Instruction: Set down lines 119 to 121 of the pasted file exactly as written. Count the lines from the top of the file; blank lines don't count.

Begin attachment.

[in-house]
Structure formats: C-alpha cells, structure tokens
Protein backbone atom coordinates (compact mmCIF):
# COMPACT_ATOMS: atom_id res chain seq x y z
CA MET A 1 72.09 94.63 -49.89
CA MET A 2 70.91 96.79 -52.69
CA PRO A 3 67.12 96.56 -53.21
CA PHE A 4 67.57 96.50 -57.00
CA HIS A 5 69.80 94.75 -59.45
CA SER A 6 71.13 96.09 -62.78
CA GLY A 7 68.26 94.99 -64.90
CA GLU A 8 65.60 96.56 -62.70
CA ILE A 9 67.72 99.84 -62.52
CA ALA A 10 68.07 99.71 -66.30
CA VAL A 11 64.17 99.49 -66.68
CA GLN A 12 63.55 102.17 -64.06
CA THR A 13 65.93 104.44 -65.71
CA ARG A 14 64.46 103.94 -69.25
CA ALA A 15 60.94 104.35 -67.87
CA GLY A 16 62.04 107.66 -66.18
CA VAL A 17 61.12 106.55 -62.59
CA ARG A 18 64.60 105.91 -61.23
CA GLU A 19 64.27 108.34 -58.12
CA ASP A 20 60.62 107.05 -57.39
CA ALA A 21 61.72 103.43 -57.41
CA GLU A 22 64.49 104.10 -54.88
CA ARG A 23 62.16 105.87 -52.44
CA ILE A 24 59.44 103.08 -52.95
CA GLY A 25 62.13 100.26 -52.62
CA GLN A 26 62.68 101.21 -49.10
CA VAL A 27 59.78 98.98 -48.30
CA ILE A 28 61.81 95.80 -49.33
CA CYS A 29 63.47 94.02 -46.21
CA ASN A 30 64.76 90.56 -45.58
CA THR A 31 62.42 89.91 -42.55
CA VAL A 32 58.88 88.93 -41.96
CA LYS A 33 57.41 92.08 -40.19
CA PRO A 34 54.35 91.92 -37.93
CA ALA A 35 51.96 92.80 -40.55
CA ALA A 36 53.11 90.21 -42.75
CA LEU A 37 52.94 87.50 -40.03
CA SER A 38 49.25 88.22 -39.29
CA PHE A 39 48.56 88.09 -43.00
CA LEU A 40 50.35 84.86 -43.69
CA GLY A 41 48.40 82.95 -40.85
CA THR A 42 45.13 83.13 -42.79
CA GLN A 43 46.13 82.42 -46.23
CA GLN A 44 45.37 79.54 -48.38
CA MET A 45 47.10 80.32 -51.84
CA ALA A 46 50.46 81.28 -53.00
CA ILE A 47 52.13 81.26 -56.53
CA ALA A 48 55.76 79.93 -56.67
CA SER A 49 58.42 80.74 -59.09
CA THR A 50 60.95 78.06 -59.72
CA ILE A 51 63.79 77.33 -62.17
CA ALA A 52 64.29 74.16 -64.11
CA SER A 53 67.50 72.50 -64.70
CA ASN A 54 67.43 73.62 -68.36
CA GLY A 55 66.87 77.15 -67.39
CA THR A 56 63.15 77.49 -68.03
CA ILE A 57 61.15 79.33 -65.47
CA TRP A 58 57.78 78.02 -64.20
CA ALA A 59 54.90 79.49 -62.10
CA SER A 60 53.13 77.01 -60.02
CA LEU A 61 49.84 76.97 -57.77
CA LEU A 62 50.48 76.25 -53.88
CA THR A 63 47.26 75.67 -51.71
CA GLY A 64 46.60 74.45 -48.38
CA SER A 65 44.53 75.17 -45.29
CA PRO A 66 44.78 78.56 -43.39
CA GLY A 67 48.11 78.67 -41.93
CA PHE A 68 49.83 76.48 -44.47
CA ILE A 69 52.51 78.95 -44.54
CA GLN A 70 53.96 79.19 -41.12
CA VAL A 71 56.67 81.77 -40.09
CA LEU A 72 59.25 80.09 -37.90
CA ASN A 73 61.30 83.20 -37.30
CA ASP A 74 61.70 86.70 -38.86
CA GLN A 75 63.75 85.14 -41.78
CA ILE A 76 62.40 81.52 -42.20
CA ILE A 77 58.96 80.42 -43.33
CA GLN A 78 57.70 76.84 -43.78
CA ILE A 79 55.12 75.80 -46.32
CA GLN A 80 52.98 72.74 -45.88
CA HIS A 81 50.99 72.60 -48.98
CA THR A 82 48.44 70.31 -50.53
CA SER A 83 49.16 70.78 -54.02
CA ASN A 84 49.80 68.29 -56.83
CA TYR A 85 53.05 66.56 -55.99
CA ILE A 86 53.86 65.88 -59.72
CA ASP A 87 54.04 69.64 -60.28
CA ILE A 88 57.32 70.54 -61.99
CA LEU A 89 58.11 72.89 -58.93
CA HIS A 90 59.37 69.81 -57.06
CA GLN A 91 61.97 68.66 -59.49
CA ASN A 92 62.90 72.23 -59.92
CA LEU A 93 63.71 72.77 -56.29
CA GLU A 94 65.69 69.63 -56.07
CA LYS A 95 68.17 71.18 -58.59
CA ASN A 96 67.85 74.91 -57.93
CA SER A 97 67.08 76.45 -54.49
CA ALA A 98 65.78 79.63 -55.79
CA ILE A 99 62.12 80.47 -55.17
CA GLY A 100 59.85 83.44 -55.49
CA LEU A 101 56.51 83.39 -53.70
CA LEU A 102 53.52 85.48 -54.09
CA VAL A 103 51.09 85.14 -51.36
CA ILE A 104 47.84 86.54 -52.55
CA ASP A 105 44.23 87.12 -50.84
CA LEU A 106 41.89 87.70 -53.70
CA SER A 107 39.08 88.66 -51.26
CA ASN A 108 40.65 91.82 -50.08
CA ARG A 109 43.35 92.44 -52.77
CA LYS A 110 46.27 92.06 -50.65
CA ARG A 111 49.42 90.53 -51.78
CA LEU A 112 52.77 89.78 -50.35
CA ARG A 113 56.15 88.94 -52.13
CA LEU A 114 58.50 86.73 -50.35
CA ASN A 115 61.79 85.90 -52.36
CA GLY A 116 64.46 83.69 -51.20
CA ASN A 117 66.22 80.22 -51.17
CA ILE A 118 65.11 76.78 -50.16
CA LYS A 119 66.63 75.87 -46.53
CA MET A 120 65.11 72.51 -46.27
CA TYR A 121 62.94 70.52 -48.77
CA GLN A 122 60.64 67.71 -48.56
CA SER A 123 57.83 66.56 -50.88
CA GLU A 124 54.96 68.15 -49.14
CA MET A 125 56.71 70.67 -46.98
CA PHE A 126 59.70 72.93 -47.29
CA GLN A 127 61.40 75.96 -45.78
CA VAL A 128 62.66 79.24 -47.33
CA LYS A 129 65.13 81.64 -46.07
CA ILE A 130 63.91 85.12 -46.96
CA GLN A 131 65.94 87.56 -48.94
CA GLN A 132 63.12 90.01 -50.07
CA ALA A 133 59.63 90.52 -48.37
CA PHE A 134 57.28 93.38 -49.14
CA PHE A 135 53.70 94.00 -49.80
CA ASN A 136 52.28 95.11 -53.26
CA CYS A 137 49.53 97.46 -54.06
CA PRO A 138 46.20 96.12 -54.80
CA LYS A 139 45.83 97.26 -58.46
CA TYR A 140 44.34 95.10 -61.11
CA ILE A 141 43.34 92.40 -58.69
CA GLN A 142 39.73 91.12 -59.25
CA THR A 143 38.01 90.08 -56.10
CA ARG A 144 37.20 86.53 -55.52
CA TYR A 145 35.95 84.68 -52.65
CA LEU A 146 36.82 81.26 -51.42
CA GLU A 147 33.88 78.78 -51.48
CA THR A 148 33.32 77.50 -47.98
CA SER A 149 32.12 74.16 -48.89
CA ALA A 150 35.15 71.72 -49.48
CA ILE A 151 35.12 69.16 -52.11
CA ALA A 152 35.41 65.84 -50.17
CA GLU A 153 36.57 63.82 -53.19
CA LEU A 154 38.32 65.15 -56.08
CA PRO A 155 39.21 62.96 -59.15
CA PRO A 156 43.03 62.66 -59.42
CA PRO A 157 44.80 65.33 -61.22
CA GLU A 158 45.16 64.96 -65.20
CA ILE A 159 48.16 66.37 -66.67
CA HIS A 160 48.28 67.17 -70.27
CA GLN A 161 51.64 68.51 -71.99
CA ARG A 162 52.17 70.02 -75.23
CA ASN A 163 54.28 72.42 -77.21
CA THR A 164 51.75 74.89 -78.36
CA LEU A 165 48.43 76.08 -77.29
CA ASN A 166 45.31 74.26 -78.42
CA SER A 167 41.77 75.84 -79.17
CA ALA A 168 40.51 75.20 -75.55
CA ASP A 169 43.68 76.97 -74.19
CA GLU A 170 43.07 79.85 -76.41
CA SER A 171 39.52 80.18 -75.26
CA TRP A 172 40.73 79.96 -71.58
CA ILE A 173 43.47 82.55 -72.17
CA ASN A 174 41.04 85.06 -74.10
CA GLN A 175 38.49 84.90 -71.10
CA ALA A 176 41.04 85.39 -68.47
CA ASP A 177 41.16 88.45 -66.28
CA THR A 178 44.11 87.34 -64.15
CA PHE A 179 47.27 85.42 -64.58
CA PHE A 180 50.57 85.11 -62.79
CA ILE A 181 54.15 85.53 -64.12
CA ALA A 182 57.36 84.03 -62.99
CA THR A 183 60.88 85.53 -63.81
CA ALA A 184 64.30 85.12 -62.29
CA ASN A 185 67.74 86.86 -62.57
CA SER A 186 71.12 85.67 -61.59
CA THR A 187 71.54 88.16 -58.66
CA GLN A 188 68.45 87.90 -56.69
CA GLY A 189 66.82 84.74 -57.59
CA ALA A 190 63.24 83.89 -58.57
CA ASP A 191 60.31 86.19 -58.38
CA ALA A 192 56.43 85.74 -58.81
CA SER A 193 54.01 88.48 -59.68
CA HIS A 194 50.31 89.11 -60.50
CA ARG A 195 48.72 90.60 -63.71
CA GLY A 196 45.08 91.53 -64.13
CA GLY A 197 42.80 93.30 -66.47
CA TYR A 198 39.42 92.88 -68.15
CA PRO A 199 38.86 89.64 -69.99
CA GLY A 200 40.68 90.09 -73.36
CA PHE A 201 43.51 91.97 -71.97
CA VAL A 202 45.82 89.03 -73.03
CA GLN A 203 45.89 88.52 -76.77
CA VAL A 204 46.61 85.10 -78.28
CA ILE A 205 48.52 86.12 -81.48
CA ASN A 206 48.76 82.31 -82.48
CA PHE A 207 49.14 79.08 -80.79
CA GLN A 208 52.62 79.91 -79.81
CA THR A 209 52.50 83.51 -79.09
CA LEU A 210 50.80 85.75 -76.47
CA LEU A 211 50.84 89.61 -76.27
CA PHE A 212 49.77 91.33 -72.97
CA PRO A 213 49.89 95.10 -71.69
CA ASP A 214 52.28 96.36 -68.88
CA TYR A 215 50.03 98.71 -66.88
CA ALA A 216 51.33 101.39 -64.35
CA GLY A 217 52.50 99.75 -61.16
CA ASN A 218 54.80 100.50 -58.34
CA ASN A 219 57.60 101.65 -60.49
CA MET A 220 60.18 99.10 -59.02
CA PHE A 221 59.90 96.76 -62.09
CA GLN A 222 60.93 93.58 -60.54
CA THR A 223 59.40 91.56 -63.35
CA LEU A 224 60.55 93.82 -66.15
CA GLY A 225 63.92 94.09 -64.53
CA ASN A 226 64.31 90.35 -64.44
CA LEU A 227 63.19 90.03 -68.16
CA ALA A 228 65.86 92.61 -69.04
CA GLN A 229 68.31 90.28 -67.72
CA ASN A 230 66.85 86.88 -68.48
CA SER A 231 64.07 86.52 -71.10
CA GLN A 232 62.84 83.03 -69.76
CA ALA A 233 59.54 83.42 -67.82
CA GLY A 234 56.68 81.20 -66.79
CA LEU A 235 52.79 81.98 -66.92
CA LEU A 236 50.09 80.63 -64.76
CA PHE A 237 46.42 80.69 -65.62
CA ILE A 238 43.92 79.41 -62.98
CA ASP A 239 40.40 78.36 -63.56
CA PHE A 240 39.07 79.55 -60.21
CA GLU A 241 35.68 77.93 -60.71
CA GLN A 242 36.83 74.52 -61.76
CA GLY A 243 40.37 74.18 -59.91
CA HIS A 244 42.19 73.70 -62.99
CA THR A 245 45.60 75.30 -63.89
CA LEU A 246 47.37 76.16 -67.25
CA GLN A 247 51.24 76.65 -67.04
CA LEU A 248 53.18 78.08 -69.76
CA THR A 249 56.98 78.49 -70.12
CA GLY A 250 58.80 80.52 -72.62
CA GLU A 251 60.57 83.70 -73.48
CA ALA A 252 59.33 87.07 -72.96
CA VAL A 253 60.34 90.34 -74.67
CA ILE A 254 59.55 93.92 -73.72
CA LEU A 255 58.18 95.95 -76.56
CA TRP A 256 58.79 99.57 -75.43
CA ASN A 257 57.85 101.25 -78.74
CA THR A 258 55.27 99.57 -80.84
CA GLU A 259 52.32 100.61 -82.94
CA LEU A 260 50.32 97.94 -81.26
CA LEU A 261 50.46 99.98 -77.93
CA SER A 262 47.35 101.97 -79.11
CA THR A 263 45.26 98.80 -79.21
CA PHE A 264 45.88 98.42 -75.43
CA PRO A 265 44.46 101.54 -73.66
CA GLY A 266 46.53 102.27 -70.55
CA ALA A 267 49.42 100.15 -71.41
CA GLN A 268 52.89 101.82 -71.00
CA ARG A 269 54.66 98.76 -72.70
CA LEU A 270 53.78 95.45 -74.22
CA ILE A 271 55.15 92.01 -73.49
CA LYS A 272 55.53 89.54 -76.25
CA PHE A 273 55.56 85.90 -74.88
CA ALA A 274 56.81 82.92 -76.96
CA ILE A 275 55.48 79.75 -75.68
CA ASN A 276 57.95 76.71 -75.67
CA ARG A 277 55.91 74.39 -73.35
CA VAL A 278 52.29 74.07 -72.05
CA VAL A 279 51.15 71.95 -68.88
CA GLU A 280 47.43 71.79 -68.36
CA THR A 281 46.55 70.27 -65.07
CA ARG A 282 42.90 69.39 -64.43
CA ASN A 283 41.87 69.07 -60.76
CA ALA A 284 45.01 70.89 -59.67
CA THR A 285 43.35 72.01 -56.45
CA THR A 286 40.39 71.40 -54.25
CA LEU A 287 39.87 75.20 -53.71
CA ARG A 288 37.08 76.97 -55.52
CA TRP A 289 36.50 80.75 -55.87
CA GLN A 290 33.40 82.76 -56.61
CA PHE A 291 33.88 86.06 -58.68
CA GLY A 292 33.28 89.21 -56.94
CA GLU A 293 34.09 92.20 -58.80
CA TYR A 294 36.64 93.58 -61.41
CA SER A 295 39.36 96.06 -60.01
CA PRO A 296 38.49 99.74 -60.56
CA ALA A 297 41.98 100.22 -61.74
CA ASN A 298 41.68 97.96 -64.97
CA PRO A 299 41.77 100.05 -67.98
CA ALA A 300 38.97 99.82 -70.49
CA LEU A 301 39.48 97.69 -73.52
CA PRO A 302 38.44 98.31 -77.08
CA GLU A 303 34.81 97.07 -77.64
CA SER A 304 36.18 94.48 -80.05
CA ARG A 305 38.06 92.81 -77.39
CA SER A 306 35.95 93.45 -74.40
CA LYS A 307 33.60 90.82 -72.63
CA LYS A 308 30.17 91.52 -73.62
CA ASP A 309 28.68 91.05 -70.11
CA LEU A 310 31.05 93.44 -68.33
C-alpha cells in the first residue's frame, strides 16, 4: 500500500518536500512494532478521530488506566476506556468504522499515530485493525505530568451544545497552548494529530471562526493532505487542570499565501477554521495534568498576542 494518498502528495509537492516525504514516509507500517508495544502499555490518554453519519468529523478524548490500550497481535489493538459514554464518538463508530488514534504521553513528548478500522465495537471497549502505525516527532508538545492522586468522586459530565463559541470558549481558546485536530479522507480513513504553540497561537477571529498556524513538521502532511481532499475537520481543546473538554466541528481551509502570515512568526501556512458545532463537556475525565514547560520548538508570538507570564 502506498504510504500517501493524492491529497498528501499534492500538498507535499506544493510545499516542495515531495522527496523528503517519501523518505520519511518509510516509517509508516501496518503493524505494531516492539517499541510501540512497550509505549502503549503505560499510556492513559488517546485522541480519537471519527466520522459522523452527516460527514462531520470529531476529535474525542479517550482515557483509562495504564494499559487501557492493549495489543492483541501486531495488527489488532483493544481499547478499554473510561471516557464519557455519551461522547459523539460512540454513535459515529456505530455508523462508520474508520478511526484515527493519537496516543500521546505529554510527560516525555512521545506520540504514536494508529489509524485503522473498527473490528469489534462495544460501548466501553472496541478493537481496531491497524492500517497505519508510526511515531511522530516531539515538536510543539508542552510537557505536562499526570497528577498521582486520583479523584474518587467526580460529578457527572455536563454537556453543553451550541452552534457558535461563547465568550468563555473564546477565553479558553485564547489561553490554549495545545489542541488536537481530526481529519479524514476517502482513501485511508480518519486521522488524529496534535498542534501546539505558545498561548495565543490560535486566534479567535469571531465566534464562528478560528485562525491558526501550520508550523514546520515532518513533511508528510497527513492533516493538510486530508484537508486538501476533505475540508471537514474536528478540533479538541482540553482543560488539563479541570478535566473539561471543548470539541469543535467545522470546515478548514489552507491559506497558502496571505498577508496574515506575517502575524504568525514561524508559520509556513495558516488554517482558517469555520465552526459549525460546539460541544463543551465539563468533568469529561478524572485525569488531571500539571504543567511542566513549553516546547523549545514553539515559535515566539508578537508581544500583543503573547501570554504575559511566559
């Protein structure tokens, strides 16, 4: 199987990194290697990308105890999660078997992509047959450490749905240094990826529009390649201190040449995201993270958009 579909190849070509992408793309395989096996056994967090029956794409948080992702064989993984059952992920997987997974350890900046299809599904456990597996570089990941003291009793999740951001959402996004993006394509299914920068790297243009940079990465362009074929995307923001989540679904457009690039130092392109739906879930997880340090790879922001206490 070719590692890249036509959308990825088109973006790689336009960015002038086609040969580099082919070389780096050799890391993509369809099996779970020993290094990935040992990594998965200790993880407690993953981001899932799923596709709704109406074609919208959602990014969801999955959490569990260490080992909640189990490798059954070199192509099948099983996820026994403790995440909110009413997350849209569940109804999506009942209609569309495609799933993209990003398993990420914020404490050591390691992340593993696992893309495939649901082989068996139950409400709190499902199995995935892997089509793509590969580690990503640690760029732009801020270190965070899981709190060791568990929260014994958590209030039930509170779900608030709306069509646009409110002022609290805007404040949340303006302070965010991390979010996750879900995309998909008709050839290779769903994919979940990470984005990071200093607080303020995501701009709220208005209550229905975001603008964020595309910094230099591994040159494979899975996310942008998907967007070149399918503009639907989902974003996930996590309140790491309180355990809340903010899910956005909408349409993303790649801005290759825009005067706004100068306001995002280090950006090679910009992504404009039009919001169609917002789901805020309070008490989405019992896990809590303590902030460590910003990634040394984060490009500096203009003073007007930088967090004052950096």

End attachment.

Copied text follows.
CA ASN A 115 61.79 85.90 -52.36
CA GLY A 116 64.46 83.69 -51.20
CA ASN A 117 66.22 80.22 -51.17